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Research in Pediatrics & Neonatology

Infant Health and Care: An Urban Perspective

Neetu Choudhary1,2*

1Amity University Patna, India

2Arizona State University, USA

*Corresponding author: Neetu Choudhary, Amity University Patna, India

Submission: September 19, 2020; Published: November 03, 2020

DOI: 10.31031/rpn.2020.05.000602

ISSN: 2577-9200
Volume5 Issue1


Nearly 90 percent of the projected urban population increase is concentrated in Africa and Asia [1]- regions that harbour majority of world’ malnourished children today. Approximately one in three undernourished children now live in urban settings and in 13 countries urban stunting rates are above 30% [2]. Broad evidences exemplify that malnutrition in urban areas is a growing reality [3], though there is a dearth of studies in this regard. In terms of infant nutrition, we have far little evidences. In a relatively early work using Demographic and Health Survey (DHS) data for 43 countries [4-6] showed that in Latin American and Caribbean countries young children in big cities have stunted growth while in Asian countries children in large cities did not reflect a remarkable advantage over those in small cities or rural areas. However, in a recent study on 26 countries’ data, [7] found that the large urban areas of developing countries have lower infant mortality and malnutrition levels. While this could be average picture for urban areas, infant health and nutrition among the urban poor is likely as big a challenge as among the rural counterparts. This can be explained in terms of growing inequality and disparity in urban areas[8-10], due to which a considerable population segment perpetuates on the periphery amidst overall prosperous urban landscape.

Moreover, we have enough evidence today that call for more affirmative action towards infant health and nutrition among the urban poor. Infant health and nutrition in urban areas need separate research and policy attention because, the urban dimension of infant health is different from the rural one in several ways, as discussed here.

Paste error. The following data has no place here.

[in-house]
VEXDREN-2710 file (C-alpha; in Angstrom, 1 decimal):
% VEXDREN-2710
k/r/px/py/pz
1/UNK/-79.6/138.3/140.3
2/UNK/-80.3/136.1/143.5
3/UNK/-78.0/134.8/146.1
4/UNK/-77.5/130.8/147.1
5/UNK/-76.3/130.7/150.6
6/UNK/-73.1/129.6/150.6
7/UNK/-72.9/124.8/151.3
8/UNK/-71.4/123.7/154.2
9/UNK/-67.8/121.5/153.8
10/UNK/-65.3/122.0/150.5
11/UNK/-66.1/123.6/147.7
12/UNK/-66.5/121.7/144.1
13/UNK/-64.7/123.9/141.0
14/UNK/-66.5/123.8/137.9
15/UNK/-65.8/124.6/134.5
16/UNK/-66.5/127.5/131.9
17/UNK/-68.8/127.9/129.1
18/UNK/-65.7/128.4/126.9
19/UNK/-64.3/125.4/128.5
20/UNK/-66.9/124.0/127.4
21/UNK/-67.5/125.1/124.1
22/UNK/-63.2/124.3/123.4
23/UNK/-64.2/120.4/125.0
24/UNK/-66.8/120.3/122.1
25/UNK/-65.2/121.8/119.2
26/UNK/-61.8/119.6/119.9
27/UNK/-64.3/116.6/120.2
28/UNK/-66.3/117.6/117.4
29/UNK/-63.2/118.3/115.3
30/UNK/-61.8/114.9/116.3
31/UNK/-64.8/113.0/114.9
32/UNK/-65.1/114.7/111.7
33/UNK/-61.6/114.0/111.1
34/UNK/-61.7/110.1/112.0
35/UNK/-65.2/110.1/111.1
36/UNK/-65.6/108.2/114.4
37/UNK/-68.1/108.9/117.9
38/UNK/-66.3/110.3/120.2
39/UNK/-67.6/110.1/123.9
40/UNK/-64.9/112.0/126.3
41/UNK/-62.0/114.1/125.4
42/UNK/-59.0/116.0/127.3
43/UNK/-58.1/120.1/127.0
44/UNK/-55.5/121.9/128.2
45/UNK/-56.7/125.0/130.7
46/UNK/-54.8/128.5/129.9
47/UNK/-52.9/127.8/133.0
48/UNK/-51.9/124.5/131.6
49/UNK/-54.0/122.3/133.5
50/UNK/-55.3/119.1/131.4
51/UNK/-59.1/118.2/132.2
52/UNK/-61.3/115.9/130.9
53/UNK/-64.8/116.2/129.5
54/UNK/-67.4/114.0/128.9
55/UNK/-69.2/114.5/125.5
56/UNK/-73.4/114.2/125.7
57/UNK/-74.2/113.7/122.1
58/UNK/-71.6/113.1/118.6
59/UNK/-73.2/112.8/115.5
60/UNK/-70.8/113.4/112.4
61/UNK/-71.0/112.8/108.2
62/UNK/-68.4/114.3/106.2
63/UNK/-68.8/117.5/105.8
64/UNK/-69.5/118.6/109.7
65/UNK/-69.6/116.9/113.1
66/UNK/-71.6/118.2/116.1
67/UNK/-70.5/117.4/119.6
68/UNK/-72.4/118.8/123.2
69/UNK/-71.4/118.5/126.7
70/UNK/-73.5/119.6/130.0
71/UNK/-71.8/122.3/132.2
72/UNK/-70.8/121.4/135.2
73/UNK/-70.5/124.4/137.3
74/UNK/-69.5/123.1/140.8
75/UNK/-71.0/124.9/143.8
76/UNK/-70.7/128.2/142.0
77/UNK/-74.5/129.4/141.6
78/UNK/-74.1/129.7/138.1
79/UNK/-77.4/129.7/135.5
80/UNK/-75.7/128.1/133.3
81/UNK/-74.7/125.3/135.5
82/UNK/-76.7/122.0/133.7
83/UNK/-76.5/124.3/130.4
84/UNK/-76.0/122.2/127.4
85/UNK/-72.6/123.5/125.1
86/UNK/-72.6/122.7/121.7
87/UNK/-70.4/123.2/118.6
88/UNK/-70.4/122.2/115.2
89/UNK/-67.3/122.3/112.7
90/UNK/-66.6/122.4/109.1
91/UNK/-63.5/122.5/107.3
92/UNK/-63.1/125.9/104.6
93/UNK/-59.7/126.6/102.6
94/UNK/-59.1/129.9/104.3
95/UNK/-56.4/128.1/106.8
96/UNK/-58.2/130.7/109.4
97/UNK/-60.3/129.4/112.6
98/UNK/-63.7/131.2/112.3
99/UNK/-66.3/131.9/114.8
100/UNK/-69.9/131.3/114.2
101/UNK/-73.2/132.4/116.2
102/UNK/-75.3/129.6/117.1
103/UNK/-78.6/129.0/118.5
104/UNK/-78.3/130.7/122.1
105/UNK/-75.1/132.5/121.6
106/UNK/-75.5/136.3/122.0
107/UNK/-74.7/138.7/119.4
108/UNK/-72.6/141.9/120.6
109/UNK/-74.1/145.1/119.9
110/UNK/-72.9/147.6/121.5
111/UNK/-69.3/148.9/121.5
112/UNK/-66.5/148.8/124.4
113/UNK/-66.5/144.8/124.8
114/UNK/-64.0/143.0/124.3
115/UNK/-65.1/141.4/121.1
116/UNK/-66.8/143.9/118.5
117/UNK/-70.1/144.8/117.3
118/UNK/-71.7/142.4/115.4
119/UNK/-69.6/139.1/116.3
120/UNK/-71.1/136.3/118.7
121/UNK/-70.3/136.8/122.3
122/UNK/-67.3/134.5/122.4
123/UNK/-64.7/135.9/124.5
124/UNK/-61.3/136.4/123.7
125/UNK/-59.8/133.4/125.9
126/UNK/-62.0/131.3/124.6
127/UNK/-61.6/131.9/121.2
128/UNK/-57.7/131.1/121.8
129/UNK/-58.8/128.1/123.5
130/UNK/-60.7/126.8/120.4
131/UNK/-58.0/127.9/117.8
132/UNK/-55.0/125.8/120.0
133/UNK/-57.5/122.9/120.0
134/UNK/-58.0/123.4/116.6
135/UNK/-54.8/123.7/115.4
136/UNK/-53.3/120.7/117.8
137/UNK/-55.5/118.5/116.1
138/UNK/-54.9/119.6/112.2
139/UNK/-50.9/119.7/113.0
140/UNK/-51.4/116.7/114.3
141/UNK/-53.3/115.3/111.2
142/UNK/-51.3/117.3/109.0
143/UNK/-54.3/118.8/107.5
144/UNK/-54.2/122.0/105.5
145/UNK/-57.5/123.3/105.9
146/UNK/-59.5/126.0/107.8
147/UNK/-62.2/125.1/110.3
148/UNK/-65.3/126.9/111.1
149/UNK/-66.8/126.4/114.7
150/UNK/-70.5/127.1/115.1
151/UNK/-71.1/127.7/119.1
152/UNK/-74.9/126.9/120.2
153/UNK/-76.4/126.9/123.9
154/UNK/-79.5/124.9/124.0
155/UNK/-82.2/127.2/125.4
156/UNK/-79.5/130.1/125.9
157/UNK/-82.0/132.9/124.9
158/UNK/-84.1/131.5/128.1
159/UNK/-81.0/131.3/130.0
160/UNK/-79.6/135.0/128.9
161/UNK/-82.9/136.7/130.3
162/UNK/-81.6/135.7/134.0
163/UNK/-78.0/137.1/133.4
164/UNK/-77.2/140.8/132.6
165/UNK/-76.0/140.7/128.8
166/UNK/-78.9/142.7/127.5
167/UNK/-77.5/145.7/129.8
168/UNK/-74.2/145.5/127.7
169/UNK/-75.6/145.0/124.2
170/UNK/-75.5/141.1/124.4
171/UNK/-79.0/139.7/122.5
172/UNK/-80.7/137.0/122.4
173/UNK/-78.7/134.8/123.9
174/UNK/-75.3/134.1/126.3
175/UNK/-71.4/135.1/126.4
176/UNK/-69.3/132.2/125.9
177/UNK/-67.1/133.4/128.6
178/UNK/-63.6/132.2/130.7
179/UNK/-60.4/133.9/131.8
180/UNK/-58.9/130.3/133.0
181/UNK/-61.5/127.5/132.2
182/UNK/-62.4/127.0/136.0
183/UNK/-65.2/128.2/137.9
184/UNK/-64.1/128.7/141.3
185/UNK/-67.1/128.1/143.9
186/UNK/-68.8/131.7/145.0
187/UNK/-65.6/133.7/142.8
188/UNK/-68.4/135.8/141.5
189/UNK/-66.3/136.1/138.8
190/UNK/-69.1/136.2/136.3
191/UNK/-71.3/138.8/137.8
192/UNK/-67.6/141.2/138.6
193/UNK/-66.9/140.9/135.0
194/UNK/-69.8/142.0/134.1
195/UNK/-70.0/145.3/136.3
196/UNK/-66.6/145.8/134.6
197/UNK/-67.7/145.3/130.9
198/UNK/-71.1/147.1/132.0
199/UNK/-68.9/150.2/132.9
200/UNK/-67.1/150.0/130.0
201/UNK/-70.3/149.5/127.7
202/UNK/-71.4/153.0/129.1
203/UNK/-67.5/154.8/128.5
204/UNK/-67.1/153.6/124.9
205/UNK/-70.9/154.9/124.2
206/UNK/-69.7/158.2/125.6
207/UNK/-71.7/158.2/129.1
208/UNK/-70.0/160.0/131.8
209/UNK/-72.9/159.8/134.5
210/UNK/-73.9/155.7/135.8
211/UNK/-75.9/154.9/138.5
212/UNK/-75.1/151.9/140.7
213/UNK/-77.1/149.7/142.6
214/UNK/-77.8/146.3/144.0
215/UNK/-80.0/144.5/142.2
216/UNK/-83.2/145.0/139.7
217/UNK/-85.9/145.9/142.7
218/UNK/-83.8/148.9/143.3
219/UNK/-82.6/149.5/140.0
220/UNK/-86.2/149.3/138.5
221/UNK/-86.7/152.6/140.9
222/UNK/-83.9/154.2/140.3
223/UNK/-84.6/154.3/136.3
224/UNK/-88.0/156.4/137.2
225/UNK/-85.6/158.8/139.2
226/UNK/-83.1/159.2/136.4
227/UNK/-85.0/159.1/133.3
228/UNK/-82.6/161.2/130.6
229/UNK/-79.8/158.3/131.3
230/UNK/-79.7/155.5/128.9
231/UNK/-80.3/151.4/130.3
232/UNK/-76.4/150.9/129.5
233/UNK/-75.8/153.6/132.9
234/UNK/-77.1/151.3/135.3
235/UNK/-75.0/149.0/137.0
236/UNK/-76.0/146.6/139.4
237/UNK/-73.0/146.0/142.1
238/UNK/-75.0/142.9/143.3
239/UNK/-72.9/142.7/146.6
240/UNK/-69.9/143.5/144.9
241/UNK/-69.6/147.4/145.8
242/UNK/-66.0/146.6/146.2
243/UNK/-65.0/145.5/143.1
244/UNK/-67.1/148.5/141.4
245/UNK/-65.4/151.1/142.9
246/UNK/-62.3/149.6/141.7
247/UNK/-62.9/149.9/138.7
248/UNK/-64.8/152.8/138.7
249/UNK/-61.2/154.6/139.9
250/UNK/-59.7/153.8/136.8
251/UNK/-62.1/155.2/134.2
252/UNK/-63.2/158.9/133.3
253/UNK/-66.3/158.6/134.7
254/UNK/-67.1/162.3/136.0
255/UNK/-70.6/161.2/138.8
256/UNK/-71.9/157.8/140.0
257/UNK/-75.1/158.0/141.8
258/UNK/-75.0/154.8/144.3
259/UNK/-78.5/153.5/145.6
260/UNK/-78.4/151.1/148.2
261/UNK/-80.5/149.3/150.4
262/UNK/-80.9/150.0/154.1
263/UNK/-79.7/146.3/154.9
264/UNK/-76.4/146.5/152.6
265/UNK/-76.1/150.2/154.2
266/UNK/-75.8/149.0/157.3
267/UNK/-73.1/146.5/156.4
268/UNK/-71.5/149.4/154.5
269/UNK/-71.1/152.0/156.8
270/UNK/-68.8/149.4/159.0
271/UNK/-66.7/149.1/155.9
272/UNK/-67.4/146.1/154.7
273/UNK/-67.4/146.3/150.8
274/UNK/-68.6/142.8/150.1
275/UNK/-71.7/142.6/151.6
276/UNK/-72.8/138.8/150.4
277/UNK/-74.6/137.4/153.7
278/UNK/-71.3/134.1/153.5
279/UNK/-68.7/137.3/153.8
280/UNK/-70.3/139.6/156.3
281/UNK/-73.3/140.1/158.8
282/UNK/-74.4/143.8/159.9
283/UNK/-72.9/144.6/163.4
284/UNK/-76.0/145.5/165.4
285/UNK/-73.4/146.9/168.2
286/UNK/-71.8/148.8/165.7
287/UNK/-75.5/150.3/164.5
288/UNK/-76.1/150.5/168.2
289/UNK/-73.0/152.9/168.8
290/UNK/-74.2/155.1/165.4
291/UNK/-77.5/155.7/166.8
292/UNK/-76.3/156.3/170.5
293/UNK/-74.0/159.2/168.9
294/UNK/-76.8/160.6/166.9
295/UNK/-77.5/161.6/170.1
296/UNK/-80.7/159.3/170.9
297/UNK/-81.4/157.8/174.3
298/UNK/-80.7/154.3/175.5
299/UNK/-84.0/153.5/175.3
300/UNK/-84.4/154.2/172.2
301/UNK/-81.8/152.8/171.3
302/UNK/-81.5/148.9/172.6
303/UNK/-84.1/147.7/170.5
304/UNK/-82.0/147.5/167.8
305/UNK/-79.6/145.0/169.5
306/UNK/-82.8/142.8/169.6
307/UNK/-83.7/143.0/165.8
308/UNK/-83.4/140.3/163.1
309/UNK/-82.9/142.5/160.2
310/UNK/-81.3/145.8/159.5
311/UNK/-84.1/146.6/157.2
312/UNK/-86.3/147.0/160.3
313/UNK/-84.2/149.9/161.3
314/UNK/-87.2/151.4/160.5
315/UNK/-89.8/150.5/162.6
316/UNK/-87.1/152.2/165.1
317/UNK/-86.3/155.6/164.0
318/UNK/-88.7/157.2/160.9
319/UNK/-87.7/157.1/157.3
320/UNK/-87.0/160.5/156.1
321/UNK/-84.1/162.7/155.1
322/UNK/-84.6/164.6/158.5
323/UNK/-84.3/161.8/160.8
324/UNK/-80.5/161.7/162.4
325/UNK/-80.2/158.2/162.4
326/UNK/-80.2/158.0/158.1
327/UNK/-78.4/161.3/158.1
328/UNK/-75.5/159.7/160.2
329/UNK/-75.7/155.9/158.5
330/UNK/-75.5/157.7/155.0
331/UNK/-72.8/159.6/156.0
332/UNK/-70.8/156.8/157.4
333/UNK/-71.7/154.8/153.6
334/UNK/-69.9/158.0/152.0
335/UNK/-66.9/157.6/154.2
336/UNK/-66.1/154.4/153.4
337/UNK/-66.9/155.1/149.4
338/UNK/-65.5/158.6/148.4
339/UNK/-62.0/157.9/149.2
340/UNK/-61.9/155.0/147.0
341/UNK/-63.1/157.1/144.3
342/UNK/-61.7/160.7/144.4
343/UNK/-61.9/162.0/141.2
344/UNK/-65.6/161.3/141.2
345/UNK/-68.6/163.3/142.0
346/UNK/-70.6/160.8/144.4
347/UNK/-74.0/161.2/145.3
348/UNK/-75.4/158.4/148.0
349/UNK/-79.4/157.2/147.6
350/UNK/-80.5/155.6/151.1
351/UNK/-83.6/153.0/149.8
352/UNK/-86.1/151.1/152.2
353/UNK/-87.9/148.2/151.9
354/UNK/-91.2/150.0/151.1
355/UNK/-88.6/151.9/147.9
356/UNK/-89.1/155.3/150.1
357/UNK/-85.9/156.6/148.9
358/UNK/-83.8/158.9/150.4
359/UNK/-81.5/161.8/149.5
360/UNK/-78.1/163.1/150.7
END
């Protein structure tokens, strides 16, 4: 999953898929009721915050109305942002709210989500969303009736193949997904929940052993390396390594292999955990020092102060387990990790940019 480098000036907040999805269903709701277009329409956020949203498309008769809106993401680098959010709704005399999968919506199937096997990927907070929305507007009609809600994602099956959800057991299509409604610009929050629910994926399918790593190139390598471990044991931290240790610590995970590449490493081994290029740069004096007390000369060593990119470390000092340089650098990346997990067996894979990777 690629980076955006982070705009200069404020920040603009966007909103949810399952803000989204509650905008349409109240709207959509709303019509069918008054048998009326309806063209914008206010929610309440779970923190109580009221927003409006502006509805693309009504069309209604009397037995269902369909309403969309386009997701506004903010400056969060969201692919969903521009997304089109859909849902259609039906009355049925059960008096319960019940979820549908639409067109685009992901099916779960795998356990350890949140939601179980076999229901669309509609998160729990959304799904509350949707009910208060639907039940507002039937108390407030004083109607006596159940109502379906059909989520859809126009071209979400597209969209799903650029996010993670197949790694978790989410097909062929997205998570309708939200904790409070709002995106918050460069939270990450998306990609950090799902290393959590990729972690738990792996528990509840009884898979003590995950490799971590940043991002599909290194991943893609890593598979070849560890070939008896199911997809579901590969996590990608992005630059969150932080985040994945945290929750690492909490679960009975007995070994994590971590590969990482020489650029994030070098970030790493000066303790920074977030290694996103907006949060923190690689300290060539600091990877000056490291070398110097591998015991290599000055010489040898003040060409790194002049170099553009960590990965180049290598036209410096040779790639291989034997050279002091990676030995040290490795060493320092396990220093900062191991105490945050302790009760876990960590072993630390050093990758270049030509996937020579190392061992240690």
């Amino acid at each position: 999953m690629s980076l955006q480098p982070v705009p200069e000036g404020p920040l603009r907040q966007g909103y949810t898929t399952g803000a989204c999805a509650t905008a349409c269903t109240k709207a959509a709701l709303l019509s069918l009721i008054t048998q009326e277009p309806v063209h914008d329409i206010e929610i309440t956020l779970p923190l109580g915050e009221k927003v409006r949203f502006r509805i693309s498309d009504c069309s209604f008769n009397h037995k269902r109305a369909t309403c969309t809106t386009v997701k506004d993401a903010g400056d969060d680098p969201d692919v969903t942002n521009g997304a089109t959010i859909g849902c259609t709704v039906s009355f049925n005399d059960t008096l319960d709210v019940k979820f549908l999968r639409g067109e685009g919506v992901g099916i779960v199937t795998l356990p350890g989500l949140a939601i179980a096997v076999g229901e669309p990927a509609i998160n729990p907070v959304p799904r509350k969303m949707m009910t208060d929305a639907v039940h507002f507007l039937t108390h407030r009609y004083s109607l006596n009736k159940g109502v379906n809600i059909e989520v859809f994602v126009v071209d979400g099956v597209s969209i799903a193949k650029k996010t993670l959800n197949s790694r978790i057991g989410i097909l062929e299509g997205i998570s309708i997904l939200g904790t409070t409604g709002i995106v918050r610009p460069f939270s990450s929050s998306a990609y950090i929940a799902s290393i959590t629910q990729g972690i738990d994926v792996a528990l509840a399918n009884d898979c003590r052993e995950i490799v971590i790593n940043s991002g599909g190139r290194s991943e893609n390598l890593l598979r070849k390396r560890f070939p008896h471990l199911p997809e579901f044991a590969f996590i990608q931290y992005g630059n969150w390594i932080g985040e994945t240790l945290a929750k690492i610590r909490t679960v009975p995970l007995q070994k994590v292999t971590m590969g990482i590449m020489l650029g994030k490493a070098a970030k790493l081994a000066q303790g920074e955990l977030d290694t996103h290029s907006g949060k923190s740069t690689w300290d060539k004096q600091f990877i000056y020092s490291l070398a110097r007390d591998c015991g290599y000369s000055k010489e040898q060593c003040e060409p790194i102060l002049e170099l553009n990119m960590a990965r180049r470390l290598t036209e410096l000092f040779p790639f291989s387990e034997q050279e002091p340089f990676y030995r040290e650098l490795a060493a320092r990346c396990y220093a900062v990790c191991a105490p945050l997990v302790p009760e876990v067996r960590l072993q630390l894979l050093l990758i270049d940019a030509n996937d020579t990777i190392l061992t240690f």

Market as The Central Player

Market plays a key role in urban areas and it affects infant health through multiple pathways and a chain of consequences. To begin with, in urban areas for every basic need people rely on cash based exchanges. Poor people have an obvious disadvantage in this regard, as they have to face trade-offs between which needs are to be met and which are to be foregone. Consequently, their access to safe food, drinking water and sanitation is hugely compromised. Lack of household food and water security is detrimental to infant nutrition. While the link between food and nutrition is well established, the role of household water insecurity in shaping up child’s access to optimal diet is only recent studied [11]. Water insecurity, which is a major by-product of growing urbanization, is not only a major challenge for child health through mechanisms of WASH (leading to infections and diarrhoea) [12] but also results into child’s sub-optimal access to complementary feeding [11].

Secondly, greater dependence upon cash in urban areas, requires both parents to engage in paid employment, which means that caregivers-usually mothers- have less time for their children [13]. This again affects infant’s dietary diversity and health care negatively. Caregivers’ time becomes scarce in urban areas, as women get involved in employment outside home and face greater resource challenge. For example-household water management burden diverts women’s time away from preparing diverse and frequent meal for their infants [14]. While first two years of a child after birth, is critical for her growth, infants in urban poor households escape due attention. Often, elder siblings are all they have for being attended to.